The Manjapai Review
Barely five minutes into Manjapai, we are already misty-eyed – a little boy is being taught to utter the words amma and appa, neatly drawn on a thick black writing slate by his thatha (Rajkiran). Thatha says a-mm-a and he replies- thaa-tha, he tries again- a-ppa and the little one again says thaa-aatha. A beautifully poignant melody (who else but SPB can infuse such multi-layered emotions into a song) follows, that strings a posy of love and affection between the thatha and his grandson – it’s warm and frothy and you just watch everything with a slow, indulgent smile. Manjapai reminds you of the inadequacies of our generation, of a childhood lost in the premise of nuclear families, the naivete and charm of a village life, of sumptuous kezhvaragu kuzh, kanjis and dark brown nutty ellu mittais and unconditional love. You have a lovable thatha who canes the class teacher for punishing his peran, sings lullabies, tells him bed time stories and shoves homemade ellu mittais in his trouser pocket to school.
But the scene changes, rather too quickly, to Chennai city and chronicles the life of the peran. Tamizh (Vimal) is all grown up, and quite ambitious with a one-minded mission to get a job in the US. Soon, he acquires a girl-friend, Karthika (Lakshmi Menon) and nothing stands between him and his mission – till his thatha decides to pay him a visit. Then, the conflict streams in – it’s a tussle between traditional geniality and new world practicality. On the first day, he punches a greedy auto driver, knocks at the unfriendly neighbour’s door with a pot of kuzhambu, fusses over a neighbour who is going to have a baby and bonds with a little girl over ellu mittais. He gets conned, laughed at, and yet thatha flashes his benign smile, ready to help anyone in trouble. He thrashes an eve-teaser, drops the girl at her place and slaps her dad for being careless. He plays messiah to a foreign couple and saves a child with his native concoction.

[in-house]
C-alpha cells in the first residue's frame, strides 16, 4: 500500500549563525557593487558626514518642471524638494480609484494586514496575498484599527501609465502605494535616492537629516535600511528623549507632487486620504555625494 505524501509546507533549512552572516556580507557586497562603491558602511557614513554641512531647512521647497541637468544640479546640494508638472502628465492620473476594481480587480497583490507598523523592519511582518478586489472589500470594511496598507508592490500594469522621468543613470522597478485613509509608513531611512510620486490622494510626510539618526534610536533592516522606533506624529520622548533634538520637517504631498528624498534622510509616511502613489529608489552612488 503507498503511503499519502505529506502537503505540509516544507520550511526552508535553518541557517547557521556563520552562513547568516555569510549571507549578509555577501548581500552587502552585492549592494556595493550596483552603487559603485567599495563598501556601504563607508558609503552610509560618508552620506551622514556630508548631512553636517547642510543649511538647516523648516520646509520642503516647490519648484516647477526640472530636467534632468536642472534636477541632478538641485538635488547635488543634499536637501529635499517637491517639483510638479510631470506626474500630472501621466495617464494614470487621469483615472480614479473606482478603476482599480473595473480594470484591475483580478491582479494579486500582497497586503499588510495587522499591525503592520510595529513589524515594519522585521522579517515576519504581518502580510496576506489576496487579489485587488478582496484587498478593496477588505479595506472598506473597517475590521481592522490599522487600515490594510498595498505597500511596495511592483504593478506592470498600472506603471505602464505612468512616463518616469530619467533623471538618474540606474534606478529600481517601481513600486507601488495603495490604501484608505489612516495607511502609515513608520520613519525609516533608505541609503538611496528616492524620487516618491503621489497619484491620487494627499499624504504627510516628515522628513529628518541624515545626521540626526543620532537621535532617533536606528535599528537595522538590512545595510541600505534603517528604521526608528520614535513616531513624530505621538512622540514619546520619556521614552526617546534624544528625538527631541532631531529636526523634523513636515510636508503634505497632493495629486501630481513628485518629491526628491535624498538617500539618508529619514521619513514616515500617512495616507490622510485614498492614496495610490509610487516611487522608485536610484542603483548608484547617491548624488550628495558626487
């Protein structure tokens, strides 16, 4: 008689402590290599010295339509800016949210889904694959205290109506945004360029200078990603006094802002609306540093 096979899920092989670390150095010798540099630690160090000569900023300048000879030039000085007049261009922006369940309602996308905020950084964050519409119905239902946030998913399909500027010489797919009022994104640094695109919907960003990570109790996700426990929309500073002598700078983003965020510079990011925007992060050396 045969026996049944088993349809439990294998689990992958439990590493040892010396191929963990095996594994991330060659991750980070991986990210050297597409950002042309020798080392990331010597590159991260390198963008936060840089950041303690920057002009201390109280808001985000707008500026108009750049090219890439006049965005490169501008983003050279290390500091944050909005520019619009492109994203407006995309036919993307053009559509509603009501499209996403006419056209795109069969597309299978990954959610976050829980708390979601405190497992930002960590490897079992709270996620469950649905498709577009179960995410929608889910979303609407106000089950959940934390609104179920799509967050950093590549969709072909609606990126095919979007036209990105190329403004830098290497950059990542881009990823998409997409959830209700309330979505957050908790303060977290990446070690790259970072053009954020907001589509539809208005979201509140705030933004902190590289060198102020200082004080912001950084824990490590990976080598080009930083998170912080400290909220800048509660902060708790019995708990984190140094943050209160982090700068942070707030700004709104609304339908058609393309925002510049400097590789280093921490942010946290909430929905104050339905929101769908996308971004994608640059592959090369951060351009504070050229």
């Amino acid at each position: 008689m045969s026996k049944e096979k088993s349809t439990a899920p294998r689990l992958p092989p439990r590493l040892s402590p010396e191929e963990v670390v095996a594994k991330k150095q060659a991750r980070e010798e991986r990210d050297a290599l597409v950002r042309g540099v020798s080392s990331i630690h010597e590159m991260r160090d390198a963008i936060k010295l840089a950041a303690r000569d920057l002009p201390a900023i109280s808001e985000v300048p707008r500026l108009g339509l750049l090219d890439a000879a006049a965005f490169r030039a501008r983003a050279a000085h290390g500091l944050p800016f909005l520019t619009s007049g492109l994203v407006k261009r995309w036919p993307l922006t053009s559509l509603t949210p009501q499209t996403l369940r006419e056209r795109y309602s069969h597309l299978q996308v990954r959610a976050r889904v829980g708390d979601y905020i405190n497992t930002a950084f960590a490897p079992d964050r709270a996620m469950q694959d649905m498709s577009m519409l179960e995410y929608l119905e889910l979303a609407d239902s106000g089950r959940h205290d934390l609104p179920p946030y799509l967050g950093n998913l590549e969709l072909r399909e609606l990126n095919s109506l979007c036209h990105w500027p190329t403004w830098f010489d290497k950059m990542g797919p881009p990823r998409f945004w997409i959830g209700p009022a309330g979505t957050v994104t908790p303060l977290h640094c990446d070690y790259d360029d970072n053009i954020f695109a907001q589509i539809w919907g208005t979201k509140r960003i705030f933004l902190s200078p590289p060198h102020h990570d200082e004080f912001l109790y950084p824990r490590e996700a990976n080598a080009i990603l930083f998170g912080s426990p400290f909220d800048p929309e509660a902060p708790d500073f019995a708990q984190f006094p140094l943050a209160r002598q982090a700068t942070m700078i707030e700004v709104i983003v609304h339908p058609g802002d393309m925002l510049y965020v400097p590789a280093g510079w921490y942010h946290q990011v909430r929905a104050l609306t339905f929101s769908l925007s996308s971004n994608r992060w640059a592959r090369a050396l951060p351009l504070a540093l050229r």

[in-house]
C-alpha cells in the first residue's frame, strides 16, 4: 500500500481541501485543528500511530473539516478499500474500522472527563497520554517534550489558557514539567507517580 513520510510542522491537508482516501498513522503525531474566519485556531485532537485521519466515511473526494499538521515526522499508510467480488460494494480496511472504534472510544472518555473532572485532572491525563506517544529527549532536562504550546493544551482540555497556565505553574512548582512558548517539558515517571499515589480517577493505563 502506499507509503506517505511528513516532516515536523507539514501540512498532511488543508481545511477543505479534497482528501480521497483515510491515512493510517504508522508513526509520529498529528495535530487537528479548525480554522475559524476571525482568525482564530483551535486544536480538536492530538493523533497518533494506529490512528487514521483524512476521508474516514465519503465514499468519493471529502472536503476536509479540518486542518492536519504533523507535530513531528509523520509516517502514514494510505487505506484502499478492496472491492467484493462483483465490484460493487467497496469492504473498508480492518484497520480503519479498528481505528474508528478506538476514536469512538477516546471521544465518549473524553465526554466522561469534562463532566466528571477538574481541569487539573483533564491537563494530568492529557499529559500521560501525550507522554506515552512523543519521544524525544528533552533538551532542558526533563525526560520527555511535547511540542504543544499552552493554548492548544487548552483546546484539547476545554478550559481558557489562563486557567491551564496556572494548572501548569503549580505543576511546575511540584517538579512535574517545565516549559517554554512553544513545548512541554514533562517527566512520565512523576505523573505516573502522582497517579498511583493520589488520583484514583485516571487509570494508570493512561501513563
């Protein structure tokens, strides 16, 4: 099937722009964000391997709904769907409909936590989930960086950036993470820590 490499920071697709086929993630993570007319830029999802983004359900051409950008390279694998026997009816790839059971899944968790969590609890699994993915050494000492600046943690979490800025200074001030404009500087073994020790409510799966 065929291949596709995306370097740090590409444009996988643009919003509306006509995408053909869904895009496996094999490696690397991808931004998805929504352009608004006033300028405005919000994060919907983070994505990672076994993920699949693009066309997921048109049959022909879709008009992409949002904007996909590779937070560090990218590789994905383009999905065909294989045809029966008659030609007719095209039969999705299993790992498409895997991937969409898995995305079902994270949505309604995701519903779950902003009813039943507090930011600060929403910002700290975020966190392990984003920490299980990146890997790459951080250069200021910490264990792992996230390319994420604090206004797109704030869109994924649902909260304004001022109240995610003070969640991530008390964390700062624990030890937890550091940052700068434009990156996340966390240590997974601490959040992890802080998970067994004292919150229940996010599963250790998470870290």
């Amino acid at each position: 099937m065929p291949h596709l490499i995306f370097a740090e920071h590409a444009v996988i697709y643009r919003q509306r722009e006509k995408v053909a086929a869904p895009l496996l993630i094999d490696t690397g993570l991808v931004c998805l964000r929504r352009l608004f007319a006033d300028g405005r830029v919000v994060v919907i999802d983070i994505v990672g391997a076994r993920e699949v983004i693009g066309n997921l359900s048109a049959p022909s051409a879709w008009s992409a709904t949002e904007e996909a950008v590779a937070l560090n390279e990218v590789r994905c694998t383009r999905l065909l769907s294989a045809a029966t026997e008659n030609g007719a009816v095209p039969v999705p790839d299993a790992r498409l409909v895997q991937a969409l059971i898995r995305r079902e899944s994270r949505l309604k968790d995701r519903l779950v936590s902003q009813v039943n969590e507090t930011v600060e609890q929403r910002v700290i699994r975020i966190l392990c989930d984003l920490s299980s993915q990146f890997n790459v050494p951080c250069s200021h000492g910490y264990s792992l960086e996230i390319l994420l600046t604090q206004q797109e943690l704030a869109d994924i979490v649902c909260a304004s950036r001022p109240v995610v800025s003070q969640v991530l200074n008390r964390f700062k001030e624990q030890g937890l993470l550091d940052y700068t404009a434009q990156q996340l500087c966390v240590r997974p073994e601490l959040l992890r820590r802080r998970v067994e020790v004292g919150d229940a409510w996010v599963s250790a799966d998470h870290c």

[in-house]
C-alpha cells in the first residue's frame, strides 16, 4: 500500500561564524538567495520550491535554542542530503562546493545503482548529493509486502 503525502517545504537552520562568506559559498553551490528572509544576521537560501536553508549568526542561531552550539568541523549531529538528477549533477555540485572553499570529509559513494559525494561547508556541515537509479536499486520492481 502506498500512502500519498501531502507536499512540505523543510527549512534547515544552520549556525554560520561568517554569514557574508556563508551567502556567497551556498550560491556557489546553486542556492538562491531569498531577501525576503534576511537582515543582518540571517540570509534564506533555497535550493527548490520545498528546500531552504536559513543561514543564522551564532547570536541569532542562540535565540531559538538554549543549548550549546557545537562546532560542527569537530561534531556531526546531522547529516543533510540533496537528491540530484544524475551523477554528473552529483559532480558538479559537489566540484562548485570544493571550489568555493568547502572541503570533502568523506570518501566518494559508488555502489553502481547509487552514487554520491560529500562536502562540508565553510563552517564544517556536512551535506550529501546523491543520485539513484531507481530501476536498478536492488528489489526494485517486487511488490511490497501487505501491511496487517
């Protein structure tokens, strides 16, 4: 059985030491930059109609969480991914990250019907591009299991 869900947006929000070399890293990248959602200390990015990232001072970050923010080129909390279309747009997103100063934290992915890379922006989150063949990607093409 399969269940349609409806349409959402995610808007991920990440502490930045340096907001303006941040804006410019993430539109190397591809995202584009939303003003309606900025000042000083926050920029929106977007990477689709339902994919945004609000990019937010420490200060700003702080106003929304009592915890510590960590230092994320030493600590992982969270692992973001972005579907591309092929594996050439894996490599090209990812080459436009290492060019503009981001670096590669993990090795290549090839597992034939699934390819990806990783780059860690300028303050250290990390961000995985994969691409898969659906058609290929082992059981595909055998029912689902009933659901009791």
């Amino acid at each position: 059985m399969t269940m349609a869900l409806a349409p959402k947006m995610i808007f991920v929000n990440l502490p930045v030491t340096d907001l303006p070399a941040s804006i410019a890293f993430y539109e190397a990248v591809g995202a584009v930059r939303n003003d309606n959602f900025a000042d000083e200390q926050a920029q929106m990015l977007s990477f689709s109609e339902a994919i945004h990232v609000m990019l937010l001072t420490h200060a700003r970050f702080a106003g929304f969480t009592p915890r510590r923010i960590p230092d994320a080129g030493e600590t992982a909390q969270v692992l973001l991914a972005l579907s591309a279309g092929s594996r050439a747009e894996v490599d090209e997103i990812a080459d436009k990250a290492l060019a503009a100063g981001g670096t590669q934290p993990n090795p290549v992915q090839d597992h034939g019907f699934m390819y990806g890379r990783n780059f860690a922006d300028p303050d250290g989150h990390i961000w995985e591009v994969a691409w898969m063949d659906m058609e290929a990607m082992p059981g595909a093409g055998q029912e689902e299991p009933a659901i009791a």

The thatha–peran bond is what knocks the film up several notches – his eyes turn as earnest as a puppy’s when they look at his grandson and you feel a lump in your throat. Tamizh, to his credit, tolerantly bears the brunt of his grandfather’s artlessness – even when he burns his Apple laptop, taking it for a toaster. But his love-story suffers as he struggles to keep pace with his hot-headed girlfriend, who resents the presence of his thatha.
Every time the tracks veers towards Tamizh and Karthika or his grumpy boss, it falters, gets predictable and dreary. Their love story is poorly choreographed and so are the bland songs (N R Raghunanthan’s music) and dances that precede it. In Engeyum Eppodhum, there was some novelty in that impromptu jig that Jai broke into on the streets, with jaywalkers joining in, but it gets tedious when repeated film after film, especially with a sloppy dancer like Vimal on board. Lakshmi Menon plays the typical impatient, blunt, jealous girlfriend to the hilt. But they do lack a searing chemistry and Vimal doesn’t have the makings of a romantic hero. Sample the scene where he nods his head (apparently in delight) when he bumps into Karthika- and you realise why she is taking time to make up her mind. But then, he more than makes up for it when he plays the adoring peran.
Manjapai rests solely on the goodness of Thatha; his innocence and native charm. Rajkiran breathes life into a role that requires him to be endearing, raw and foreboding at the same time. It’s beautifully nuanced – be his gait, body language, dialogue delivery and a smile that touches your heart. The frames that briefly linger over a Madurai village are enchanting (Camerawork: Masani). And for the rest of the frames, a 78-year-old man enchants you.
Director: N Raghavan
Cast: Rajkiran, Vimal, Lakshmi Menon